A dispute between Egypt and Gaza's Hamas government has produced the worst energy crisis here in years: Gazans are enduring 18-hour-a-day blackouts, fuel is running low for hospital backup generators, raw sewage pours into the Mediterranean Sea for lack of treatment pumps and gas stations have shut down.
The fuel and electricity shortages, which have escalated over the past two months, are infuriating long-suffering Gazans who say their basic needs, perhaps more than ever, are being sacrificed for politics.
"Life here is getting worse every day," said Rawda Sami, 22, part of a group of students waiting in vain for public taxis outside the Islamic University. "There is no power, no transportation, and none of the leaders are thinking of us."
Ostensibly the spat revolves around fuel supplies from Egypt — but on a broader level, it is linked to Egypt's troubled relationship with Hamas and its long-standing deep ambivalence toward Gaza itself.
Hamas wants not just fuel: It hopes to leverage the crisis into getting Egypt to open a direct trade route with Gaza. Such an outcome might stabilize the Islamic militants' rule over the territory they seized in 2007 from Western-backed Palestinian President Mahmoud Abbas, headquartered in the West Bank.
Egypt refuses, wishing to keep Gaza at arms' length, and to avoid absolving Israel from continuing responsibility for the crowded, impoverished slice of Mediterranean coast. Israel withdrew soldiers and settlers from Gaza in 2005, after a 38-year military occupation, but still controls access by air and sea — and, except for the several mile (kilometer) long border with Egypt, by land.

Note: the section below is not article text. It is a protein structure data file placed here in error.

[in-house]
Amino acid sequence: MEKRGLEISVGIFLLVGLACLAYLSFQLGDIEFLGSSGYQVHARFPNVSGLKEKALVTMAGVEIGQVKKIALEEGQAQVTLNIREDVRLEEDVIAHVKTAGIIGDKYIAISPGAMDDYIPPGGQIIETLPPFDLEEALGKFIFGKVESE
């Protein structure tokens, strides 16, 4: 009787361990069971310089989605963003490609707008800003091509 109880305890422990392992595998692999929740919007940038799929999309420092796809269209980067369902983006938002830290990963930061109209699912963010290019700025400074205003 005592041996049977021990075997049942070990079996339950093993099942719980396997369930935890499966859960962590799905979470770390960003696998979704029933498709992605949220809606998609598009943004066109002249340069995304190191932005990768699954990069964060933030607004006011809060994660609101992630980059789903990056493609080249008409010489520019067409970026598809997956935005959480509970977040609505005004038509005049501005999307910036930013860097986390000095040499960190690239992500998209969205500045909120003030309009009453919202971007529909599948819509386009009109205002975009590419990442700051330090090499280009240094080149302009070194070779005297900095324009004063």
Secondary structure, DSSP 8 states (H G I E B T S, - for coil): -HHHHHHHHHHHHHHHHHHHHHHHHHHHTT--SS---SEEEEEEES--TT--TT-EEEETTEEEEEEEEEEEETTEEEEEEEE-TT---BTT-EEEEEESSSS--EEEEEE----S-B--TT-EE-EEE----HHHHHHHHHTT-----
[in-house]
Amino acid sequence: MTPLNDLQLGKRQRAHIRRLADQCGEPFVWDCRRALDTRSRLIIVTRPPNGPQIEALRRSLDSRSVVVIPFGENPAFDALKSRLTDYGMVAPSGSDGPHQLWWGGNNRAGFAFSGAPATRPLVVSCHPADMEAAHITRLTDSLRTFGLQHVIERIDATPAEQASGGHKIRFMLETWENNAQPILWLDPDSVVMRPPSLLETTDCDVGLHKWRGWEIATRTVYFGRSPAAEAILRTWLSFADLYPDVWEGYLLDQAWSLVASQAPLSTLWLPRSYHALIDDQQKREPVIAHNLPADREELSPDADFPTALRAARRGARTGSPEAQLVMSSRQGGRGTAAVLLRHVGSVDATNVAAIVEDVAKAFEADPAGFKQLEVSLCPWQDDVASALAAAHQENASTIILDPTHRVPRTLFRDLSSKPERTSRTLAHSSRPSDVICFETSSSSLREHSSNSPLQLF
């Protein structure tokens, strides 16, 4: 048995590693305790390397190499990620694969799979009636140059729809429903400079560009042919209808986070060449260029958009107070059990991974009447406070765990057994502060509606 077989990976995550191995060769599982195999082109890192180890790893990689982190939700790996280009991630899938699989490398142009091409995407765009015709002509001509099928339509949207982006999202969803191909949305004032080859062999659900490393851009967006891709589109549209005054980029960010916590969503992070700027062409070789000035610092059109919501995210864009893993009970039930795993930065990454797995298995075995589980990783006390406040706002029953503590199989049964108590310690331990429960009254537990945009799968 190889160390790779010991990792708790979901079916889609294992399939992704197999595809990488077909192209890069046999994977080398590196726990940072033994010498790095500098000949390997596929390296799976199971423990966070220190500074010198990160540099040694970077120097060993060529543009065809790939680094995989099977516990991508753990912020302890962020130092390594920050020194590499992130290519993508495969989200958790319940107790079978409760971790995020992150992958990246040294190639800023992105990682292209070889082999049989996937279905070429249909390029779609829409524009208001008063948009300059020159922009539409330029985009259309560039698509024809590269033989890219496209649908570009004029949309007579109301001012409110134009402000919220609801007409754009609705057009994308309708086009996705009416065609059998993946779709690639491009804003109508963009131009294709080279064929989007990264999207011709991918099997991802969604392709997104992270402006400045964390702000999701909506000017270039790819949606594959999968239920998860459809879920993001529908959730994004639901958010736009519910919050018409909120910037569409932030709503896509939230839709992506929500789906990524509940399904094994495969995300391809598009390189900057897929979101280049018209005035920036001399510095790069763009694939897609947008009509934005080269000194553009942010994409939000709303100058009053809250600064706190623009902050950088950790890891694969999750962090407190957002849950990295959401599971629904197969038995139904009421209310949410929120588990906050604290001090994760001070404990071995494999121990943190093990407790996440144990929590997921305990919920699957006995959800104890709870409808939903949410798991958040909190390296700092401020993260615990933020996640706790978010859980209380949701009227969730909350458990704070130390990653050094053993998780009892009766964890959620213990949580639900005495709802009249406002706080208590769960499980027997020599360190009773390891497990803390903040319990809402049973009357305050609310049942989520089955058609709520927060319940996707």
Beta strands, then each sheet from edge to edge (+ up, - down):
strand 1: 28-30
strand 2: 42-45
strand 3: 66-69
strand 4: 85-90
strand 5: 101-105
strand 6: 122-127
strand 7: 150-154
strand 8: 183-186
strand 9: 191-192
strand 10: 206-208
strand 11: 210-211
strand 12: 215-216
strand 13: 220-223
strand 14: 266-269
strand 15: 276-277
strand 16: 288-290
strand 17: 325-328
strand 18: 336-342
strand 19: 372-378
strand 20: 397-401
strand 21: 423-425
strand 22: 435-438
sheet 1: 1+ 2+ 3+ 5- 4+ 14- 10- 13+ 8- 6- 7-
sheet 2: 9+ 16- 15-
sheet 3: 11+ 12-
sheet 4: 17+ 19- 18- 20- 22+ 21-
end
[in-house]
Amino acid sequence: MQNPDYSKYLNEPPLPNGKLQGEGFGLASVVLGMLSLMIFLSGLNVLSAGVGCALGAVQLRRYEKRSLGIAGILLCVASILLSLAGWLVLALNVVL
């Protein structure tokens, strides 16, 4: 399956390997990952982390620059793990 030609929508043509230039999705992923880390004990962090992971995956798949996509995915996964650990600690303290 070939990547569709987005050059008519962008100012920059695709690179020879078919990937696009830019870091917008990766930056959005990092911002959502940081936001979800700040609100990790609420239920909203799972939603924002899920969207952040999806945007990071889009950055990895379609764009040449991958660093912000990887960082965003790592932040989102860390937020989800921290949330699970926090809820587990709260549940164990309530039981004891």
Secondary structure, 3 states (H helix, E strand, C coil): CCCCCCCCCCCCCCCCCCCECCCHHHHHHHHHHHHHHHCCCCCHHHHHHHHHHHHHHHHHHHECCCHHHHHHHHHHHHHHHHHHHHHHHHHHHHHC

After the Hamas takeover, Israel and Egypt imposed a border blockade on Gaza to try to dislodge the new rulers. Since the fall of Egypt's pro-Western President Hosni Mubarak last year, Cairo has eased restrictions on passenger traffic but has refused to open a cargo route. Instead, it largely has turned a blind eye to smuggling fuel and other supplies through hundreds of border tunnels.
The fuel crisis has its origins in the decision by Hamas, more than a year ago, to use smuggled fuel to run the territory's only power plant instead of paying for more expensive fuel coming through an Israeli cargo crossing. The plant normally provides 60 percent of Gaza's electricity.
Several weeks ago, the flow of smuggled Egyptian fuel began to slow: Egypt was itself suffering shortages, and it grew annoyed that Hamas was profiting by imposing tariffs on subsidized fuel meant for Egyptians.
The Gaza power plant shut down on Feb. 10 and has been mostly offline since. Depots of fuel for transportation gradually ran low, and major gas stations in Gaza City closed several days ago.
In recent days, no smuggled fuel has reached Gaza, traders say.
As a result, hospitals say fuel supplies for generators have run dangerously low, endangering hundreds dependent on steady electricity, including premature babies in incubators, kidney patients on dialysis and those in intensive care. Half the ambulances serving Gaza's biggest hospital have been grounded.
Most cars are now off the streets, and large crowds fight over the few public taxis. The Gaza Cabinet ordered some 1,800 civil servants with government-issue cars to start picking up hitchhikers.